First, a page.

How Can Deer See in the Dark?


How Can Deer See in the Dark?

This strolled across my Facebook feed this morning, and I thought it was worth a post here.

It was posted to the Hunt Florida Facebook feed, which belongs to Florida’s FWC, which is tasked with managing Florida’s wildlife. Anyhow, here’s what it says about the night vision of whitetail deer:

How deer see in the dark

Not only do deer have a wide field of vision and an amazing ability to detect movement, they also have special adaptations for low light vision. Their eyes have a membrane called the tapetum lucidum, which reflects like a mirror and essentially doubles available light. Plus, deer are likely more sensitive than humans to the blue to blue-green portion of the light spectrum, which helps them see better at dawn and dusk.

And I gotta tell you, from a hunter’s perspective, dawn and dusk are tough times for a deer hunter. They can see well, but we cannot.

That’s when high-quality optics can help. Get yourself a good rifle scope if you don’t want to find yourself wondering whether that deer is legal or not as day fades into night.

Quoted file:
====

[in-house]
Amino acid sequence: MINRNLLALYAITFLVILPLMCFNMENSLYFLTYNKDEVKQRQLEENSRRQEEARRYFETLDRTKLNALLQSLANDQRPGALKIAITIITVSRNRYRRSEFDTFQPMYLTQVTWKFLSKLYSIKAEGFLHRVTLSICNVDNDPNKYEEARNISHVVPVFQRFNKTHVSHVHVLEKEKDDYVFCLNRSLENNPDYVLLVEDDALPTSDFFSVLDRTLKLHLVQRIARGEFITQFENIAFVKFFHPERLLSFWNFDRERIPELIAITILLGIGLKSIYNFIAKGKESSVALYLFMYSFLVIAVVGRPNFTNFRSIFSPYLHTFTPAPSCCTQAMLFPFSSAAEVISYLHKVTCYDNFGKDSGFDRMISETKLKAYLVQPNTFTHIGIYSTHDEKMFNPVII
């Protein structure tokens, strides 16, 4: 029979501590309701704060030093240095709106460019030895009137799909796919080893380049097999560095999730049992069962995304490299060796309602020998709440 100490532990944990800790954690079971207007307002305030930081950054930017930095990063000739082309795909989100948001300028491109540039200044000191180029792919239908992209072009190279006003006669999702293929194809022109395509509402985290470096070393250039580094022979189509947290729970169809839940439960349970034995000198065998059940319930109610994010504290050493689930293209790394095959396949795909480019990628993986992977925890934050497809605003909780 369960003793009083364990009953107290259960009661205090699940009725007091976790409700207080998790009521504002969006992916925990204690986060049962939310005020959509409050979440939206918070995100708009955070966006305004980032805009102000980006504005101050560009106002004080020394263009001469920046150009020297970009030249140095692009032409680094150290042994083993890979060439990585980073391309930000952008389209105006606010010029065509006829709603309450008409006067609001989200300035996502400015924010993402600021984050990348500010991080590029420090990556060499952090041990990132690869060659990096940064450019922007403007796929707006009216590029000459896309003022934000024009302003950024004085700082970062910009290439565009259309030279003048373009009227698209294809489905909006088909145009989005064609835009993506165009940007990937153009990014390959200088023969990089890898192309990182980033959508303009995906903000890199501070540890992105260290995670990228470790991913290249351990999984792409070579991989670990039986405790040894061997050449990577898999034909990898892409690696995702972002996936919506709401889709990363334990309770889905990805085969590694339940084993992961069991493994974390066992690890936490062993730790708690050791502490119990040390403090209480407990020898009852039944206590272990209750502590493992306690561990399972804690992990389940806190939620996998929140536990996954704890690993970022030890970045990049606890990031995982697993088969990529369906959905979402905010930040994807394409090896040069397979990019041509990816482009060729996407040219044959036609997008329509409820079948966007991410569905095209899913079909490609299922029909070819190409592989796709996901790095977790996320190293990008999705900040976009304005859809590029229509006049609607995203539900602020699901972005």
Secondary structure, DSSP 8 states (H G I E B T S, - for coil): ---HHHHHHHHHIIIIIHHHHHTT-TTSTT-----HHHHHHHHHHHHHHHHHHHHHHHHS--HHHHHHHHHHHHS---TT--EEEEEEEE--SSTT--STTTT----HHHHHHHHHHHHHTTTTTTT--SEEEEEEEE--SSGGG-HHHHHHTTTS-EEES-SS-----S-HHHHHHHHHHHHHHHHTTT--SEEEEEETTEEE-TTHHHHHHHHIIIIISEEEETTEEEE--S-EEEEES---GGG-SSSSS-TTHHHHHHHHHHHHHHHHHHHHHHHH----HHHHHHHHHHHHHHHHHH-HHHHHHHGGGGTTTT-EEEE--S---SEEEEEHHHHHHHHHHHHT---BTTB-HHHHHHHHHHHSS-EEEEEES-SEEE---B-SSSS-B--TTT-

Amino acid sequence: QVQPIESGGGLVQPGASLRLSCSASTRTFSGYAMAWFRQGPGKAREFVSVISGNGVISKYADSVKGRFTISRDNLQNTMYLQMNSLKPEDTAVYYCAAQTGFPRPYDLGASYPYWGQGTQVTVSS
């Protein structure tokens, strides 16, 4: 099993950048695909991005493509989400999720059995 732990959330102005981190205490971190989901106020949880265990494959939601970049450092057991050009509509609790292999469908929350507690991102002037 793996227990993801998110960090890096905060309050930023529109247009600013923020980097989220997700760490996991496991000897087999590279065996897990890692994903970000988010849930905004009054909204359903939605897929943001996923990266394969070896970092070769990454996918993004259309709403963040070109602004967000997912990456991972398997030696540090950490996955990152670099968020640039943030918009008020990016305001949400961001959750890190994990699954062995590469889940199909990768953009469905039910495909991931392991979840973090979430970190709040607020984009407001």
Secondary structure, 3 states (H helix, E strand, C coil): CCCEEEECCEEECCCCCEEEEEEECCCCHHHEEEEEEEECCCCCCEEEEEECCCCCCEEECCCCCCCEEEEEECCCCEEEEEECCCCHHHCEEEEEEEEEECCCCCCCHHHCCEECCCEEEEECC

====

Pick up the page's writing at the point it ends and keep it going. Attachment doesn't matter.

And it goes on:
For more information on whitetails, the FWC has published a profile on their website; check it out when you get the chance.

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Editor & Contributing Writer Russ Chastain is a lifelong hunter and shooter who has spent his life learning about hunting, shooting, guns, ammunition, gunsmithing, reloading, and bullet casting. He started toting his own gun in the woods at age nine and he's pursued deer with rifles since 1982, so his hunting knowledge has been growing for more than three and a half decades. His desire and ability to share this knowledge with others has also grown, and Russ has been professionally writing and editing original hunting & shooting content since 1998. Russ Chastain has a passion for sharing accurate, honest, interesting hunting & shooting knowledge and stories with people of all skill levels.

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